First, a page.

SEATBELTS ON TRAINS; Crossing crash inquiry wants idea tested.
SEATBELTS for train passengers should be seriously considered, a report into the Berkshire level crossing crash said yesterday.
Seven people died when motorist Brian Drysdale, 39, drove on to the track last November.
Now the Rail Safety and Standards Board, investigating the incident, has concluded that the benefits of seatbelts should be investigated.
It also wants to see if anyone can come up with a system to warn train drivers about obstructions at automatic half barrier crossings.
Peter Webster, whose daughter Emily, 14, died in the smash on the London to Plymouth train at Ufton Nervet near Reading, has been campaigning for seatbelts on trains.
But he said the RSSB's report was "considerably disappointing". Mr Webster, of Doccombe, Devon, said the inquiry was biased against belting up. He said there was already overwhelming research proving that they are effective in saving lives.
He had also called for laminated glass to prevent injuries. The report backed fitting it when carriages are refurbished. But Mr Webster asked: "When are they going to be refurbished?"
The inquiry report also called for emergency lights in all new carriages and those being refitted.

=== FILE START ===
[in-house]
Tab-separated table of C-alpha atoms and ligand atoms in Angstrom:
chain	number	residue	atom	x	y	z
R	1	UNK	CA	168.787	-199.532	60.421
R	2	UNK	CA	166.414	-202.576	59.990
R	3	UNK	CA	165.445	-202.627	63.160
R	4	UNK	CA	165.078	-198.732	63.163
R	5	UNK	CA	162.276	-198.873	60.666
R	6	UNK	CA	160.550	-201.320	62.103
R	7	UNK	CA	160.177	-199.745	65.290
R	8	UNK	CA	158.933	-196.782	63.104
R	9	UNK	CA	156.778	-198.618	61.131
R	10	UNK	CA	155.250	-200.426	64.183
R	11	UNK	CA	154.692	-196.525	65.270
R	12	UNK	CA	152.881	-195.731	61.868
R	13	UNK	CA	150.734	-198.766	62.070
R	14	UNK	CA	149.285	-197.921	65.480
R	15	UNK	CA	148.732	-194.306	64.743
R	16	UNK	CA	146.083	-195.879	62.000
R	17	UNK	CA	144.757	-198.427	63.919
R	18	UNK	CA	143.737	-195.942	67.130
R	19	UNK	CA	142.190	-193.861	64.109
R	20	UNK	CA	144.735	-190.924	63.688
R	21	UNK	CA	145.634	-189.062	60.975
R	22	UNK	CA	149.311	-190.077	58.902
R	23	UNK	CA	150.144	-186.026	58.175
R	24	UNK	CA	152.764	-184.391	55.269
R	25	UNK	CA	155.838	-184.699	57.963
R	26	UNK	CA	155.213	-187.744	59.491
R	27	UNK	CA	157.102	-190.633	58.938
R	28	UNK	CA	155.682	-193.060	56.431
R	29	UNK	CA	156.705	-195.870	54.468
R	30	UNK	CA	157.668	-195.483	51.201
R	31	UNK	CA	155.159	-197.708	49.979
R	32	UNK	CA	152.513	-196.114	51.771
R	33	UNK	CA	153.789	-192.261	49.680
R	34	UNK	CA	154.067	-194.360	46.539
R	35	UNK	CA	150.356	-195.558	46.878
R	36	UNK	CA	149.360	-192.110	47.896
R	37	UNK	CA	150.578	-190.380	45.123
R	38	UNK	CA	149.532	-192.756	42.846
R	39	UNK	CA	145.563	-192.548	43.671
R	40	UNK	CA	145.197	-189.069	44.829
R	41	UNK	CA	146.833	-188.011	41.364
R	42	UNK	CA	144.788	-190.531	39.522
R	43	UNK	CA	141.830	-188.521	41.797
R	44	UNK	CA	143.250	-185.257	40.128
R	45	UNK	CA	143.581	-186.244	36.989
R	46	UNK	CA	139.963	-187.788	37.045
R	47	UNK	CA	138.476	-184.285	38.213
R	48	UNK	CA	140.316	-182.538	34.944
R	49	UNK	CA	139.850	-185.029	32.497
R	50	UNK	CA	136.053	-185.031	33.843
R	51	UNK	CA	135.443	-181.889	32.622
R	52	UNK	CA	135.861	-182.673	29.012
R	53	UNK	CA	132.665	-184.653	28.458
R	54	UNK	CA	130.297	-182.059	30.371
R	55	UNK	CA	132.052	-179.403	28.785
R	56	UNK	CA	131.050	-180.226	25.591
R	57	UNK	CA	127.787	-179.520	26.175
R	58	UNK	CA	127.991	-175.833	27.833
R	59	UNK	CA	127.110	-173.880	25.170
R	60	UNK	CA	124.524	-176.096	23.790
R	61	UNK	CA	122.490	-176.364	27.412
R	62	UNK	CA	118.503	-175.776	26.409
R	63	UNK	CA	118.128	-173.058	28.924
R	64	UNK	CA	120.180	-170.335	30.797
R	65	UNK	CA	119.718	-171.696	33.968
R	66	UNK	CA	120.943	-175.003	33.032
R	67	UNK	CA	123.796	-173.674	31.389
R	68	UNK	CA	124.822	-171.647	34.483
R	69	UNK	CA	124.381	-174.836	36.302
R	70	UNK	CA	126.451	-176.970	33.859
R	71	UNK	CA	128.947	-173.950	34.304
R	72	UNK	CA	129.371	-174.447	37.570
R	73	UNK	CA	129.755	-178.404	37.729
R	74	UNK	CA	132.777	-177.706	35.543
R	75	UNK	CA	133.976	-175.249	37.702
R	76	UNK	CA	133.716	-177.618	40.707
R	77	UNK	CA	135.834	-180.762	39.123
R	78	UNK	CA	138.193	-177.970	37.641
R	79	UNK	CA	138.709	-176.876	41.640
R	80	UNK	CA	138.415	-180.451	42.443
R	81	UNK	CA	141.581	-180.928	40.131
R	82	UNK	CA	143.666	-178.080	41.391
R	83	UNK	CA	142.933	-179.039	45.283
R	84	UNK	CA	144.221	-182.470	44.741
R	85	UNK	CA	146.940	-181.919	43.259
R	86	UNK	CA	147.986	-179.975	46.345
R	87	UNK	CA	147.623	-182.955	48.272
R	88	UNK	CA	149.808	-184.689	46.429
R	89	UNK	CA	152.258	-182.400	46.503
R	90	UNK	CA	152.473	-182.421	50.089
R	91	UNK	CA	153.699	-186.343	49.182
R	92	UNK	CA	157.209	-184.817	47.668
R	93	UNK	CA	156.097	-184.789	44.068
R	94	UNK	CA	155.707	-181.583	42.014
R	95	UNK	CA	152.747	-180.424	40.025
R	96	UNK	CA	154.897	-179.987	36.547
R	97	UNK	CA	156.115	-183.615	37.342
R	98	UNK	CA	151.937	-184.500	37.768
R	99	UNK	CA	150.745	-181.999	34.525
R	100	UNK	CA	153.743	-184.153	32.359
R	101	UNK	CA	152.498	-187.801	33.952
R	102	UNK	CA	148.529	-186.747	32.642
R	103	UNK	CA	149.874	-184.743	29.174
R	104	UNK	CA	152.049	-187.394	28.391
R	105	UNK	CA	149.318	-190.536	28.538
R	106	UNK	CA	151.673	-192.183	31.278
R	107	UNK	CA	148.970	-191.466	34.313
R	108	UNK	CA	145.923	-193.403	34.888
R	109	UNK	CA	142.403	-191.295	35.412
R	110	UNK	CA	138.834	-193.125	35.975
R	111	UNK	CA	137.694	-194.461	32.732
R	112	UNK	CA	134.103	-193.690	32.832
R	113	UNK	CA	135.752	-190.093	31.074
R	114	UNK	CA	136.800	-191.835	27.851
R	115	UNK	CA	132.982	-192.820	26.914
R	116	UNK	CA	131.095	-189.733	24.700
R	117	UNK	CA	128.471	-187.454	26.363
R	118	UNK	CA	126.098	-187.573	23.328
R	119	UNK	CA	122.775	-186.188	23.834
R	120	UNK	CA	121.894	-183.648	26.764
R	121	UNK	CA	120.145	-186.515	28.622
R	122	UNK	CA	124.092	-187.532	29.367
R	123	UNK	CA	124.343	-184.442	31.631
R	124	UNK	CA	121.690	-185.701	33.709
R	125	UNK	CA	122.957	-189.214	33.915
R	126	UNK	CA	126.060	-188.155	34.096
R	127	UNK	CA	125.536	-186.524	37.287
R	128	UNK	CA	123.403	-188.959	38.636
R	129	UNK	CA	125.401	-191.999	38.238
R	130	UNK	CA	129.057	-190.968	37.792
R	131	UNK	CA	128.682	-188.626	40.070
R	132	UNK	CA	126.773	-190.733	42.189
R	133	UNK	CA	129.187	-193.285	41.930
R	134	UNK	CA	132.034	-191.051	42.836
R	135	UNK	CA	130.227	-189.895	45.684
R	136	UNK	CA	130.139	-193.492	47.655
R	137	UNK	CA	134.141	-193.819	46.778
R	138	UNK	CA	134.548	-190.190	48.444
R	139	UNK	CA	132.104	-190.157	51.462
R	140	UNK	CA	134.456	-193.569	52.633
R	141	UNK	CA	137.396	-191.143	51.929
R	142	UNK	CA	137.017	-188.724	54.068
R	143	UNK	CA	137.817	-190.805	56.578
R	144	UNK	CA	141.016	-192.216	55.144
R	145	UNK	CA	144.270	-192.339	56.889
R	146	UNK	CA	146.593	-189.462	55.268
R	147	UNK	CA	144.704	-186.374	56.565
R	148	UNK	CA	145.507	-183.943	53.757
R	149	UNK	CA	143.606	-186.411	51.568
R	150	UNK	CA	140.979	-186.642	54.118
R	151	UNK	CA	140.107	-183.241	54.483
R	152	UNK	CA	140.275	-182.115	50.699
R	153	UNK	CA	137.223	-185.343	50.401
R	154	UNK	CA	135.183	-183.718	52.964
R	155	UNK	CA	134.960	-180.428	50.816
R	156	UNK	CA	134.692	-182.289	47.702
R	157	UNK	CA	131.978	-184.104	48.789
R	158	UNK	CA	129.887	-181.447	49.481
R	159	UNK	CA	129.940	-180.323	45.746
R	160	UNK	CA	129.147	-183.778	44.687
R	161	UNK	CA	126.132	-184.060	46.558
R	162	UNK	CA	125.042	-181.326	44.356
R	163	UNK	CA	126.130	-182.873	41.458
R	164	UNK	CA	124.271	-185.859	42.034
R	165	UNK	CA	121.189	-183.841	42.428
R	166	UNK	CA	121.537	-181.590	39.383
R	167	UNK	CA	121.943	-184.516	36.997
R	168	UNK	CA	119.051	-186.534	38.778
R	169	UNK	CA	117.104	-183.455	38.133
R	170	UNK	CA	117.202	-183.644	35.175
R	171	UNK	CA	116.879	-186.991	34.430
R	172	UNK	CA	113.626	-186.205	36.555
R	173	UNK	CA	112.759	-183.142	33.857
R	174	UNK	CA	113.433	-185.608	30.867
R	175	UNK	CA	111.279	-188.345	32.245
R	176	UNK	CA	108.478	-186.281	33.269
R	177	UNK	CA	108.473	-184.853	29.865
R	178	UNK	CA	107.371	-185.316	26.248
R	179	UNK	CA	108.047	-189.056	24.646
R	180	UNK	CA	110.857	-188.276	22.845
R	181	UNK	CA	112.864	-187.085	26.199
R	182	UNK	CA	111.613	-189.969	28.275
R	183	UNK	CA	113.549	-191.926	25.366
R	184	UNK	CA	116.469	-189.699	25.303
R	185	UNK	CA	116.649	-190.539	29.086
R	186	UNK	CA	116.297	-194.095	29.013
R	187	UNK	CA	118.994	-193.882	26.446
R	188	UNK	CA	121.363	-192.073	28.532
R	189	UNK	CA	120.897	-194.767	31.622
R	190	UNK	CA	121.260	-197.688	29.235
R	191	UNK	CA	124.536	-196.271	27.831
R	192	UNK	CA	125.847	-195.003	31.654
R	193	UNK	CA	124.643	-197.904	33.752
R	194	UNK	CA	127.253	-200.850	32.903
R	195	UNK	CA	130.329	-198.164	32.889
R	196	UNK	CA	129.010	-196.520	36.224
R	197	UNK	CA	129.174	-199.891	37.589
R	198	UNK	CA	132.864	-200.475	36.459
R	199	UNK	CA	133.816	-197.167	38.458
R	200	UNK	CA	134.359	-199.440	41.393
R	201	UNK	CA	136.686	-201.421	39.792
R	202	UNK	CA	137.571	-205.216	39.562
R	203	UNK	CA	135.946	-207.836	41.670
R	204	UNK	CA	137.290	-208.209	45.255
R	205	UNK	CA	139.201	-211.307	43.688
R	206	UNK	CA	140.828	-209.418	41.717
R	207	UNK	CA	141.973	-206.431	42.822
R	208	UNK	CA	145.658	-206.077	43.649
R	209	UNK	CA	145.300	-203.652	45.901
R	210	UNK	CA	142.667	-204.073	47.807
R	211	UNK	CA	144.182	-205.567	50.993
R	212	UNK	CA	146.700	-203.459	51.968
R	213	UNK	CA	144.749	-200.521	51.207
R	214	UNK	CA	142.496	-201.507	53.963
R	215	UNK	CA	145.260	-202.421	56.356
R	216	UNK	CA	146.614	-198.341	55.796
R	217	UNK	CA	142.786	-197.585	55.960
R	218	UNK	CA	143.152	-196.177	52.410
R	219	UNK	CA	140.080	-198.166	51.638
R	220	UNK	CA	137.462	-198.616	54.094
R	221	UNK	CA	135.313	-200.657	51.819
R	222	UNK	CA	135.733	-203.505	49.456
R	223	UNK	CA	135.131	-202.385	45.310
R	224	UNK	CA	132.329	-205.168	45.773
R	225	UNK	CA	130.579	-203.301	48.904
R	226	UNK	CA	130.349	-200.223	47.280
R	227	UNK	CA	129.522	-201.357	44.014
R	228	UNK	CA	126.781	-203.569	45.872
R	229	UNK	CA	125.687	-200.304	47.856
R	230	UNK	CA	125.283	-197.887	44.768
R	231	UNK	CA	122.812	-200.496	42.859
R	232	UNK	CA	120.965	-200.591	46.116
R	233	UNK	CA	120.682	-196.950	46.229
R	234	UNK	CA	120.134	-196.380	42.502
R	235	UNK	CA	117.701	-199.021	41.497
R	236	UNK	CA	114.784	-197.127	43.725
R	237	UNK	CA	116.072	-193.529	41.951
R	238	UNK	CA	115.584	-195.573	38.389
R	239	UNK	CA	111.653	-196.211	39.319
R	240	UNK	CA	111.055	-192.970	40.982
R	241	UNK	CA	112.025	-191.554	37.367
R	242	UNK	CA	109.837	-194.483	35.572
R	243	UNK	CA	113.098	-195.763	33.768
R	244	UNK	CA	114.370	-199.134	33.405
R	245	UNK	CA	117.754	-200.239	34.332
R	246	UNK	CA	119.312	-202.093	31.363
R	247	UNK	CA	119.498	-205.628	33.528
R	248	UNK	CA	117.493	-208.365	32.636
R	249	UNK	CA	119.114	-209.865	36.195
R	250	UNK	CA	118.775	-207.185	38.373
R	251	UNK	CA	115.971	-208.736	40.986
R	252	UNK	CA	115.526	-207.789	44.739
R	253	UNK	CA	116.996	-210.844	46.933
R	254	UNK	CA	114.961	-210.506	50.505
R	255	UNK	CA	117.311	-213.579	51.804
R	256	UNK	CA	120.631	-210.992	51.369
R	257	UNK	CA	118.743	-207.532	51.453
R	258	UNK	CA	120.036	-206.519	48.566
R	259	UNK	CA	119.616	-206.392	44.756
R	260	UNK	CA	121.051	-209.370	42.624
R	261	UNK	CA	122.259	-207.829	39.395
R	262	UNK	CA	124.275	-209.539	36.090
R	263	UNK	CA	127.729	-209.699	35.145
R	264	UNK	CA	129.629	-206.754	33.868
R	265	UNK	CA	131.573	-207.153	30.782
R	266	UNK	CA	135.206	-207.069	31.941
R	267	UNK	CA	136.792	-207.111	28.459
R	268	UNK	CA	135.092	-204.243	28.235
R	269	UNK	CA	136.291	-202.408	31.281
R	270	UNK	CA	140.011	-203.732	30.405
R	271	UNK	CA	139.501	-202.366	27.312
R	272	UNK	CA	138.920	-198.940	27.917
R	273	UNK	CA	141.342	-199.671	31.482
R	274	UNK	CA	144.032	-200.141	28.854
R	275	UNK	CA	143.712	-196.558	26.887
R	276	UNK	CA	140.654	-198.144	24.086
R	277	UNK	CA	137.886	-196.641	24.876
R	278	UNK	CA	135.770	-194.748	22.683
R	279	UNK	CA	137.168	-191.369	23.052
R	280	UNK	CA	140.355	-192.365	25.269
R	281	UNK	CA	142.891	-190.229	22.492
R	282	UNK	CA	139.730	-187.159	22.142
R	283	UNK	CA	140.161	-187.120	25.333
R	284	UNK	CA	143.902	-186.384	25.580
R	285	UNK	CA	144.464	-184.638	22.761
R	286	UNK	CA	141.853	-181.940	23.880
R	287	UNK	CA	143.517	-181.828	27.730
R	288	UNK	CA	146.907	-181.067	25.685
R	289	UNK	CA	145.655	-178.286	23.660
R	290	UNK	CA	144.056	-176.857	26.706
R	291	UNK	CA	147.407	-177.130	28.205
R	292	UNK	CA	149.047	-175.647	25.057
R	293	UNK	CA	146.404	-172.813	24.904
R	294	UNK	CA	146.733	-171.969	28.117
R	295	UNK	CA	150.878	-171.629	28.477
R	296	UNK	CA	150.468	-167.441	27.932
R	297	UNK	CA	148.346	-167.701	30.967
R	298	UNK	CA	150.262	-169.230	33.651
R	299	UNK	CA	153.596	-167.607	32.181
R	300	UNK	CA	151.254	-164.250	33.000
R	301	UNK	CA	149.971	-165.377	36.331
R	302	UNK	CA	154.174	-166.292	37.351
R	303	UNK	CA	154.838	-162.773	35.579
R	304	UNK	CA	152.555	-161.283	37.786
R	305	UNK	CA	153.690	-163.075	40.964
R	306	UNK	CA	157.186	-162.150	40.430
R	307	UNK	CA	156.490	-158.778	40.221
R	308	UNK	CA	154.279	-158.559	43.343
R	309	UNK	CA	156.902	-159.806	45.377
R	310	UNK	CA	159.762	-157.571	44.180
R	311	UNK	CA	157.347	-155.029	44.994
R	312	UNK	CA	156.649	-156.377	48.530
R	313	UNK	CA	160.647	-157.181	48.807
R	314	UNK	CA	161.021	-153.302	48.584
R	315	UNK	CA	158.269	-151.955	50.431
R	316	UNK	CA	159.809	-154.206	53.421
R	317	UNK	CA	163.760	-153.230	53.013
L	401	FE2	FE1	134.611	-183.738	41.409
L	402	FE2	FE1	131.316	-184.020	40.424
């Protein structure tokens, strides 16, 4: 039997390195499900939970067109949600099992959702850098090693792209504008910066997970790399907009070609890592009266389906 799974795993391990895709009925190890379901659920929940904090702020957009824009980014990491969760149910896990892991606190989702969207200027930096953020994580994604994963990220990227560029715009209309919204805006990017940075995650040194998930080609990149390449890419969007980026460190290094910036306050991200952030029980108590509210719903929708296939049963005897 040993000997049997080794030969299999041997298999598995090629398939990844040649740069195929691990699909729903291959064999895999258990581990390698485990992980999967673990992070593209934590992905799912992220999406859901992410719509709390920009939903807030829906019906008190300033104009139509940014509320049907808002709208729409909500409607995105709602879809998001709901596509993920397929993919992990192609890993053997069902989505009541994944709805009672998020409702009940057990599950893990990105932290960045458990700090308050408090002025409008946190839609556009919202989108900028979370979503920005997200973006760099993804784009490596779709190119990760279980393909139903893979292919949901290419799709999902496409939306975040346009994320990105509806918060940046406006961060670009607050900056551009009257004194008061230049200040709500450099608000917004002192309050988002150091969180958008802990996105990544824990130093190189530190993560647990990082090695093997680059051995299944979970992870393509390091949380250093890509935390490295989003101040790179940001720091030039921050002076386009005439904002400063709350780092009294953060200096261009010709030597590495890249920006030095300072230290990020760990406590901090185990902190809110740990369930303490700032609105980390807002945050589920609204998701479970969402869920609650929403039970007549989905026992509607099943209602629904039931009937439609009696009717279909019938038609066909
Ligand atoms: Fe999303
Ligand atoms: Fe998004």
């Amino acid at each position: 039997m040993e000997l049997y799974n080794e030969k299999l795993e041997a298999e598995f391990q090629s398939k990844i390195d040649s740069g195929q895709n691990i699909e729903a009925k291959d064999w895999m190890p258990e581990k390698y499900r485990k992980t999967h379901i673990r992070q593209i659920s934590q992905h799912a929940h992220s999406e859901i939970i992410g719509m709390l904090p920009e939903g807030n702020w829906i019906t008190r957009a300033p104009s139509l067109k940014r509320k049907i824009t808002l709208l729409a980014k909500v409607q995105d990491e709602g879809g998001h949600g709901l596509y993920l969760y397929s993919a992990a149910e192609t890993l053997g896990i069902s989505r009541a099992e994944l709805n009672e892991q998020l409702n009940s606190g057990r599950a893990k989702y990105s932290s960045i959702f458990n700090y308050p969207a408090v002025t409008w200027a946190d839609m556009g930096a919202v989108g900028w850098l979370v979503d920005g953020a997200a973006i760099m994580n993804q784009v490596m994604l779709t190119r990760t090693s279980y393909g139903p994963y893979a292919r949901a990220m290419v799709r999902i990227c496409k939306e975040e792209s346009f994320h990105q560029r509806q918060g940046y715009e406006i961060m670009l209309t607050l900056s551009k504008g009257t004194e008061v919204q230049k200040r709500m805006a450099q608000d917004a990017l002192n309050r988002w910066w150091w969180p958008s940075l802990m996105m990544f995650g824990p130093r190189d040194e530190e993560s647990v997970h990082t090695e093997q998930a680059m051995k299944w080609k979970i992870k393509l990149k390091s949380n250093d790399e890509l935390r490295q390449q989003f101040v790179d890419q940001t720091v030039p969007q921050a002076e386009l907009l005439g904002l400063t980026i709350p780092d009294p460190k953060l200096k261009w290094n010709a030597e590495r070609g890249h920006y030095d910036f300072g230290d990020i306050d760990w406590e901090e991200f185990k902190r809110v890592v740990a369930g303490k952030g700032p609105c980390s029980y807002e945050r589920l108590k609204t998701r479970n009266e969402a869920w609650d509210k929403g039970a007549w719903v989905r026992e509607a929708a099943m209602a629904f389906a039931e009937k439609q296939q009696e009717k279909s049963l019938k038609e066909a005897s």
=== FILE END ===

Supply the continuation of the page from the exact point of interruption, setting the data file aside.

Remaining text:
It wants the design of window-breaking hammers examined and on-train staff accident responses reviewed.
Trains could also be fitted with bumpers. And it is considering ways of closing the Ufton Nervet crossing.
The RSSB said: "The inquiry revealed a number of issues relating to road risks for the industry to consider."
Network Rail chief executive John Armitt said: "Although the underlying cause of the accident was beyond the direct control of the railway industry, we do not forget that seven people died.
"The report suggests ways in which we can further improve safety at level crossings and these recommendations will be carefully considered."
INQUIRY: Armitt and Emily; DISASTER: Plymouth train is derailed by a car at Ufton Nervet level crossing in Berks killing seven people